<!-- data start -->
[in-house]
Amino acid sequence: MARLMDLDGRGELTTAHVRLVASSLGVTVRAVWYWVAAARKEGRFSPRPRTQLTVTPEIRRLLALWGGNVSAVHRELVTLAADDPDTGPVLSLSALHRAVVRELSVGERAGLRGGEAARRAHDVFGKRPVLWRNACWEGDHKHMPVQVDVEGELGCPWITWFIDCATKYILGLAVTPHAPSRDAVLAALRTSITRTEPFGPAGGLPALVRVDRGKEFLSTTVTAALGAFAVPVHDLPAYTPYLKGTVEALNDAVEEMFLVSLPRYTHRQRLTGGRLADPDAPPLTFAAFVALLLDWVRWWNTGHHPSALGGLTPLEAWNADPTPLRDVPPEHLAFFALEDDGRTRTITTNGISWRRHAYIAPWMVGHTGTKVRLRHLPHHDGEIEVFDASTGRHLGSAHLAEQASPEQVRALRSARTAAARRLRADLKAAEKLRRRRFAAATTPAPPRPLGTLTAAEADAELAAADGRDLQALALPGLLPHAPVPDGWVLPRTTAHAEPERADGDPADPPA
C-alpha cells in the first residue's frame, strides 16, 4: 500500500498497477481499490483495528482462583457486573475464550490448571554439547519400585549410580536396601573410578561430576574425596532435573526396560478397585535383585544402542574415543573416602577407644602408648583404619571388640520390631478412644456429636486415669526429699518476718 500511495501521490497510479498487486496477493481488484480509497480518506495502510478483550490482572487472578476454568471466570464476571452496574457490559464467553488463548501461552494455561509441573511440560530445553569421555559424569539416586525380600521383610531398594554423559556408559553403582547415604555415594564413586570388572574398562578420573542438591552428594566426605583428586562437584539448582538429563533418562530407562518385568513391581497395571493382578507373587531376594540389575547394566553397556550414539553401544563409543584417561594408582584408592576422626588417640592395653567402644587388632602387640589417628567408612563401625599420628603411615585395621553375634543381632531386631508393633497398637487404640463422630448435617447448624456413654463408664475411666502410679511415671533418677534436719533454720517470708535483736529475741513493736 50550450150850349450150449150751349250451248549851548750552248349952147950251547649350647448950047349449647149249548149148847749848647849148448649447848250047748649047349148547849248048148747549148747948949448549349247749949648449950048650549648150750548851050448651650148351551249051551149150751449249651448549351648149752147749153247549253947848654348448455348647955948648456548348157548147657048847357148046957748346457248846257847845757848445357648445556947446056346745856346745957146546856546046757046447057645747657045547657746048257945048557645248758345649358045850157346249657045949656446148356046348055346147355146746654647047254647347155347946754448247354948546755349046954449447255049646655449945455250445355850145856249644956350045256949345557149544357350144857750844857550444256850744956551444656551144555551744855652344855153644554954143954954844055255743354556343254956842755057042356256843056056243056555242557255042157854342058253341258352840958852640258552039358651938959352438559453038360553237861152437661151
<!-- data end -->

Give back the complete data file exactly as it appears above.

[in-house]
Amino acid sequence: MARLMDLDGRGELTTAHVRLVASSLGVTVRAVWYWVAAARKEGRFSPRPRTQLTVTPEIRRLLALWGGNVSAVHRELVTLAADDPDTGPVLSLSALHRAVVRELSVGERAGLRGGEAARRAHDVFGKRPVLWRNACWEGDHKHMPVQVDVEGELGCPWITWFIDCATKYILGLAVTPHAPSRDAVLAALRTSITRTEPFGPAGGLPALVRVDRGKEFLSTTVTAALGAFAVPVHDLPAYTPYLKGTVEALNDAVEEMFLVSLPRYTHRQRLTGGRLADPDAPPLTFAAFVALLLDWVRWWNTGHHPSALGGLTPLEAWNADPTPLRDVPPEHLAFFALEDDGRTRTITTNGISWRRHAYIAPWMVGHTGTKVRLRHLPHHDGEIEVFDASTGRHLGSAHLAEQASPEQVRALRSARTAAARRLRADLKAAEKLRRRRFAAATTPAPPRPLGTLTAAEADAELAAADGRDLQALALPGLLPHAPVPDGWVLPRTTAHAEPERADGDPADPPA
C-alpha cells in the first residue's frame, strides 16, 4: 500500500498497477481499490483495528482462583457486573475464550490448571554439547519400585549410580536396601573410578561430576574425596532435573526396560478397585535383585544402542574415543573416602577407644602408648583404619571388640520390631478412644456429636486415669526429699518476718 500511495501521490497510479498487486496477493481488484480509497480518506495502510478483550490482572487472578476454568471466570464476571452496574457490559464467553488463548501461552494455561509441573511440560530445553569421555559424569539416586525380600521383610531398594554423559556408559553403582547415604555415594564413586570388572574398562578420573542438591552428594566426605583428586562437584539448582538429563533418562530407562518385568513391581497395571493382578507373587531376594540389575547394566553397556550414539553401544563409543584417561594408582584408592576422626588417640592395653567402644587388632602387640589417628567408612563401625599420628603411615585395621553375634543381632531386631508393633497398637487404640463422630448435617447448624456413654463408664475411666502410679511415671533418677534436719533454720517470708535483736529475741513493736 50550450150850349450150449150751349250451248549851548750552248349952147950251547649350647448950047349449647149249548149148847749848647849148448649447848250047748649047349148547849248048148747549148747948949448549349247749949648449950048650549648150750548851050448651650148351551249051551149150751449249651448549351648149752147749153247549253947848654348448455348647955948648456548348157548147657048847357148046957748346457248846257847845757848445357648445556947446056346745856346745957146546856546046757046447057645747657045547657746048257945048557645248758345649358045850157346249657045949656446148356046348055346147355146746654647047254647347155347946754448247354948546755349046954449447255049646655449945455250445355850145856249644956350045256949345557149544357350144857750844857550444256850744956551444656551144555551744855652344855153644554954143954954844055255743354556343254956842755057042356256843056056243056555242557255042157854342058253341258352840958852640258552039358651938959352438559453038360553237861152437661151